Despite the exotic surroundings it was an extraordinarily insular life. Outside the compound were the fetid villages and devastated landscapes of a desperately poor region. Harry’s sister Elisabeth later recalled being able to look out her second-story window, over the walls (on the tops of which broken glass had been carefully scattered to discourage intruders), at a barren landscape stretching as far as she could see. Virtually all the trees had been cut down for firewood or building supplies. Only in the cemeteries—sacred places where trees could not be touched—was it possible to see any greenery. Inside the compound were the neatly tended homes and gardens of a middle-class Anglo-American community. There were even rows of trees, many of them planted and lovingly tended by the senior Harry Luce. The Luce children found friends among the sons and daughters of the other missionaries. There were about a dozen boys roughly the same age as Harry, with whom he often played tennis (on the college’s one clay court) and other games.27

It was a world of greater social and intellectual homogeneity than anything its inhabitants could have experienced in America or England; a world of like-minded men and women, most of them well educated and from upper-middle-class backgrounds, engaged in common pursuits and focused on shared interests. The contrast between the ordered, harmonious world of the missionary compound and the harsh physical and social landscape outside it reinforced the assumptions driving the missionary project: the unquestioned belief in the moral superiority of Christianity and in the cultural superiority of Western culture; the commitment to showing the way to Christ, but also—for Henry W. Luce and many other missionaries—a commitment to creating in China a modern, scientific social order based on the American and European models.

Except for the servants who cleaned their houses and cooked their meals (preparing primarily Western food), the children had virtually no contact with the Chinese. Their occasional excursions outside the compound were carefully supervised sightseeing tours; and even when Harry was old enough to venture out alone or with his friends—on his own, prized donkey—he tended to ride through the countryside, not the town, exploring the landscape, not the people. Later, writing from school in America, he urged his parents to let his seven-year-old brother, Sheldon, see more of China than he himself had done. “I feel that I made a great mistake in not exploring Wei Hsien as thoroughly as I explored the meaningless wheat fields and grave mounds for miles around the compound,” he confessed. “I don’t know enough about Chinese mercantile life, and I know nothing about their social life aside from the formal feasts and holidays. For instance, what do Chinese talk about over their pipes?” He also knew little of the language. Whatever Chinese he had picked up from his amahs as a young child he had largely lost even before he left for America. He never retrieved very much of it despite his lifelong passion for the country.28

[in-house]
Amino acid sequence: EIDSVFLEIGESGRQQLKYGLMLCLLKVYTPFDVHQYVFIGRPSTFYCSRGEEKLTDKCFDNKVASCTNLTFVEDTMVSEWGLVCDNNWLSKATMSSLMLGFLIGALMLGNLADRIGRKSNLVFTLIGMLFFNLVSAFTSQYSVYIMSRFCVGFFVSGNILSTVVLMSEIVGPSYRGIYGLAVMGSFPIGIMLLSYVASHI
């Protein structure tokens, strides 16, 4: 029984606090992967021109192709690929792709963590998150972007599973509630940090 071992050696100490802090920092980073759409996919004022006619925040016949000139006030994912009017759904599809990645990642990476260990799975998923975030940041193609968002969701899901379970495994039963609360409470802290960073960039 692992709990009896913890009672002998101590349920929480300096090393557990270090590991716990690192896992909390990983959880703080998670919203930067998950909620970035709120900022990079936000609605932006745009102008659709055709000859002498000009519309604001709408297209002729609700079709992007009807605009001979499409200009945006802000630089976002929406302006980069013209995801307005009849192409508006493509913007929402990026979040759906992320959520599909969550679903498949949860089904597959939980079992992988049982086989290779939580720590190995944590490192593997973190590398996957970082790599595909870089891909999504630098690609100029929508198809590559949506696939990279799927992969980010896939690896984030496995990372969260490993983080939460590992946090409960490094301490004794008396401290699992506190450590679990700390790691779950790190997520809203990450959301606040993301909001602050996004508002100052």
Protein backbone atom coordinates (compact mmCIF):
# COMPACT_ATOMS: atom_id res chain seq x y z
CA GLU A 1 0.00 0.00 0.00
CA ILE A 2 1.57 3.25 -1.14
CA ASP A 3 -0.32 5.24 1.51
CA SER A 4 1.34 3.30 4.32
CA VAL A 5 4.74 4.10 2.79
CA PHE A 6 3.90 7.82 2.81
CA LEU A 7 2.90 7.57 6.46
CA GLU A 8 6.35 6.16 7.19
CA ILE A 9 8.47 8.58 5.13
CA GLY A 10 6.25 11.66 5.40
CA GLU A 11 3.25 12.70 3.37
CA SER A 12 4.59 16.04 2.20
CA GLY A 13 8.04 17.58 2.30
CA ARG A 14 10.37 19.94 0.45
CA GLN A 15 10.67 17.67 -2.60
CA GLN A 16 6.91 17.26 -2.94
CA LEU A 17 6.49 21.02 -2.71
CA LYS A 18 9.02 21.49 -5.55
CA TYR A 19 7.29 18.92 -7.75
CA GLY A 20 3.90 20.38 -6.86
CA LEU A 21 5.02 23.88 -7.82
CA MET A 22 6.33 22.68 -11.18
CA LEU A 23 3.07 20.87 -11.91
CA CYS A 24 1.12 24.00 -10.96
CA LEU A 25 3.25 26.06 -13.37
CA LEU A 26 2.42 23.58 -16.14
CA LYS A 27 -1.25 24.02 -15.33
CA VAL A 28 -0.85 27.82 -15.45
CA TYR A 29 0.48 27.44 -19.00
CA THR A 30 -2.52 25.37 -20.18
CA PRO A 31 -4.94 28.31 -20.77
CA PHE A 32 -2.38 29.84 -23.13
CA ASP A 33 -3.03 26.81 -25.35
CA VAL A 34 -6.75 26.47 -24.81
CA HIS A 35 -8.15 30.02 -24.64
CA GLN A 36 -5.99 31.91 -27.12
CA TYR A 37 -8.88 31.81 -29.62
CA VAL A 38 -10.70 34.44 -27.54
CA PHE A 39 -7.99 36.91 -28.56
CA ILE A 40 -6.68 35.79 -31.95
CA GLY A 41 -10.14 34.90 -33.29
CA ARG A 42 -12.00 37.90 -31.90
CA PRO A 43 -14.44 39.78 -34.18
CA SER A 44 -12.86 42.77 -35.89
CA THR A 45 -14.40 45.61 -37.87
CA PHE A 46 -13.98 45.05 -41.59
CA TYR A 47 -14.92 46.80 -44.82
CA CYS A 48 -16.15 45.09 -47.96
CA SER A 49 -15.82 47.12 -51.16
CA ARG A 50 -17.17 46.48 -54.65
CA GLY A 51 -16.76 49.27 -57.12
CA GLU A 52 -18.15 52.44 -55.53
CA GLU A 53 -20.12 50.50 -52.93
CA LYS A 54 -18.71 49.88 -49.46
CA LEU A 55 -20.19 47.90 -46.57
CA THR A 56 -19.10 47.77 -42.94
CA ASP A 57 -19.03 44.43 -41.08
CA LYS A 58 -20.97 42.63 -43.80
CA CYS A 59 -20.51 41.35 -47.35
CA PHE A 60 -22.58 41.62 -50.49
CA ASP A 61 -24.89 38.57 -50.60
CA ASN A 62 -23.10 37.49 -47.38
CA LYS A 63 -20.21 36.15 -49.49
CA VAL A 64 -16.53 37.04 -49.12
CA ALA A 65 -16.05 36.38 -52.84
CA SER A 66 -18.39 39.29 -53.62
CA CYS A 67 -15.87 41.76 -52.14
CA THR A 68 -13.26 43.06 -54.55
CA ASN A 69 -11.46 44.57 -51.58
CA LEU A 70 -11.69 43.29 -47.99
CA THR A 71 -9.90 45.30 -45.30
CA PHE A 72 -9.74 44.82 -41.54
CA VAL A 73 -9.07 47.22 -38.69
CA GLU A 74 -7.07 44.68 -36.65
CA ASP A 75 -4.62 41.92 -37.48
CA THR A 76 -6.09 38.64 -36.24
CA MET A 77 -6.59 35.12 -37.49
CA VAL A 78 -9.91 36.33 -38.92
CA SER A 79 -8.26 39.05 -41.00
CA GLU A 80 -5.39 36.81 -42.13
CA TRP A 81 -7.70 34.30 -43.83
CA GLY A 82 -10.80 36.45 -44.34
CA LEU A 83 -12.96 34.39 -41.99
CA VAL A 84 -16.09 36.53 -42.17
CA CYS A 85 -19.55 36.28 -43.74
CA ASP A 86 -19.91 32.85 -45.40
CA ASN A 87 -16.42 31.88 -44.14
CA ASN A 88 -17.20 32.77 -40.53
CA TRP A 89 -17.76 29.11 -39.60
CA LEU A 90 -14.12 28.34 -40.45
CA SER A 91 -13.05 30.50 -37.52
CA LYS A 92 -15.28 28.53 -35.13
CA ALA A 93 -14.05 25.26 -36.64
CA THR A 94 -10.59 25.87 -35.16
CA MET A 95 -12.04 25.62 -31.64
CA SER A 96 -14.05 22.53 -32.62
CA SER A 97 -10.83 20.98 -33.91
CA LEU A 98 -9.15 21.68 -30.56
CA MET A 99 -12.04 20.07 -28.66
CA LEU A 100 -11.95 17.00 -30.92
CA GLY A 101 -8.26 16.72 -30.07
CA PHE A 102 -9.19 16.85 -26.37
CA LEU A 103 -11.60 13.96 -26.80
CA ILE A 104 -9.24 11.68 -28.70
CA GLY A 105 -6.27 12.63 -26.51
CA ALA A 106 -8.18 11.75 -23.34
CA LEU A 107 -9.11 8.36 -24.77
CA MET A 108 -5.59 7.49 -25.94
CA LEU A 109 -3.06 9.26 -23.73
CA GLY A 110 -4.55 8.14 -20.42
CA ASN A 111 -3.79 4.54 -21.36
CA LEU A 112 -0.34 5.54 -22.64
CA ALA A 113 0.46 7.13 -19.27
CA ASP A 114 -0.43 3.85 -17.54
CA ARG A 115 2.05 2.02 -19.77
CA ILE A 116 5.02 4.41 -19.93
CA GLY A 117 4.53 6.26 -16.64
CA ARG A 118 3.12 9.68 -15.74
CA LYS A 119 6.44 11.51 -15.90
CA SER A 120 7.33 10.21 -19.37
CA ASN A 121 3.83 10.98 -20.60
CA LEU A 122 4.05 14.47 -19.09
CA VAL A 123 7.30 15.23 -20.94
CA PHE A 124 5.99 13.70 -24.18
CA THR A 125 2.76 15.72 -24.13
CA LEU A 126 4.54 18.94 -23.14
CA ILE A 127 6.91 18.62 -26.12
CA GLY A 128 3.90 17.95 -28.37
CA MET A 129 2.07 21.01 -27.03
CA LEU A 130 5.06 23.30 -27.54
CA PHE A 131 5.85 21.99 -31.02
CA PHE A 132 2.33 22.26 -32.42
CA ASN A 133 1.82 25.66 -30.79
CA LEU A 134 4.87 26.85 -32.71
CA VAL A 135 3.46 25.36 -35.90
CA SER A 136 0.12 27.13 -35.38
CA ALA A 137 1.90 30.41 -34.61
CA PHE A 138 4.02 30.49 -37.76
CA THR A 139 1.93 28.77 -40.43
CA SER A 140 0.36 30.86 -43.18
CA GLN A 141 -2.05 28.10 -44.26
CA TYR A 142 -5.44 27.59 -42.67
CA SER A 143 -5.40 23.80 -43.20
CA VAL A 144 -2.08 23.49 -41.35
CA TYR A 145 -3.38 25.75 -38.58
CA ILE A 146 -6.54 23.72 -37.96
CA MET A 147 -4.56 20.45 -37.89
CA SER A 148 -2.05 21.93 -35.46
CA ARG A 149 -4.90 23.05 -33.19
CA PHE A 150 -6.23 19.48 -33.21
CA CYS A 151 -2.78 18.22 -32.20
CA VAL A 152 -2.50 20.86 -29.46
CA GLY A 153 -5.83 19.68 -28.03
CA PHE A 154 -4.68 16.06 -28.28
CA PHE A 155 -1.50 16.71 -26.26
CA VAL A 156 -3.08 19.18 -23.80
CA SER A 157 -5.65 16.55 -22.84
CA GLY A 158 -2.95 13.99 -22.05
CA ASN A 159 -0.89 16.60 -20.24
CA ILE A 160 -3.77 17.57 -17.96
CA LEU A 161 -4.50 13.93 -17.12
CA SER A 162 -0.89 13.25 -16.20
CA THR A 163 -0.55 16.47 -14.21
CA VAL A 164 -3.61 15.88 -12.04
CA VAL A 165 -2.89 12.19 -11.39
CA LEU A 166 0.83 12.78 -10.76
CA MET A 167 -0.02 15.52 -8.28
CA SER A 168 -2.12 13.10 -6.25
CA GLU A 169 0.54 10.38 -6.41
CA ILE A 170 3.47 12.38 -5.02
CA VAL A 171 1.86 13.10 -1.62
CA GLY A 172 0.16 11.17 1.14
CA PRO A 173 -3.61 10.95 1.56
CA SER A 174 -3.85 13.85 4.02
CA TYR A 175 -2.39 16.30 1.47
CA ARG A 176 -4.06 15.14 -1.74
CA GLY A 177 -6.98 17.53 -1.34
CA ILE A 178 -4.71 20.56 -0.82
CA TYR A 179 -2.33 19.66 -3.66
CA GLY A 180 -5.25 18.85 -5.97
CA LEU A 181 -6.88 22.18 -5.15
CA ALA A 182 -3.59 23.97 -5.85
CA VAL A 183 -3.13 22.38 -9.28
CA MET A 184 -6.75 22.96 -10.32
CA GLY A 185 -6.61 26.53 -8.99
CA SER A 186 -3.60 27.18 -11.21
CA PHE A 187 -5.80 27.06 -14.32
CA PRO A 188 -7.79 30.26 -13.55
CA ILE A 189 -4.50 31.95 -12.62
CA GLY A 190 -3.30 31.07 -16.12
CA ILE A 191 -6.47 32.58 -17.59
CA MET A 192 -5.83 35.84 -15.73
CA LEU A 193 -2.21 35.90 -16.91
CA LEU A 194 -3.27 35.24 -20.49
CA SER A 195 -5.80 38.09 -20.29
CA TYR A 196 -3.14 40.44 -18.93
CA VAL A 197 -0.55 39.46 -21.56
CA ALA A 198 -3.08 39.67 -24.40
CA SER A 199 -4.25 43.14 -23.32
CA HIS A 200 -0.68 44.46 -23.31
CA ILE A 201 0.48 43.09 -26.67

Members of the missionary community, even more than their counterparts in England and America, cherished the rituals of Western culture. The American families celebrated the Fourth of July with great exuberance, preparing large feasts (including big tubs of ice cream, a rarity in China) and accumulating large stores of Chinese firecrackers for the occasion. (Harry later expressed “utter contempt” when—away at school in another part of China—American students failed to celebrate the Fourth. “Has patriotism fallen to this degraded state?” he complained.) The British missionaries staged somewhat more sedate but similarly elaborate observances of the king’s birthday. Throughout the year Harry and his father pored over the British newspaper from Shanghai, which usually arrived in Wei Hsien many weeks after publication; and they read avidly about the dynamic presidency of Theodore Roosevelt (almost the only American news the British editors chose to report). They developed an intense admiration for Roosevelt that neither ever wholly abandoned. He seemed to embody the same energy, enthusiasm, and progressive optimism that characterized Henry W. Luce and that he sought to instill in his son.29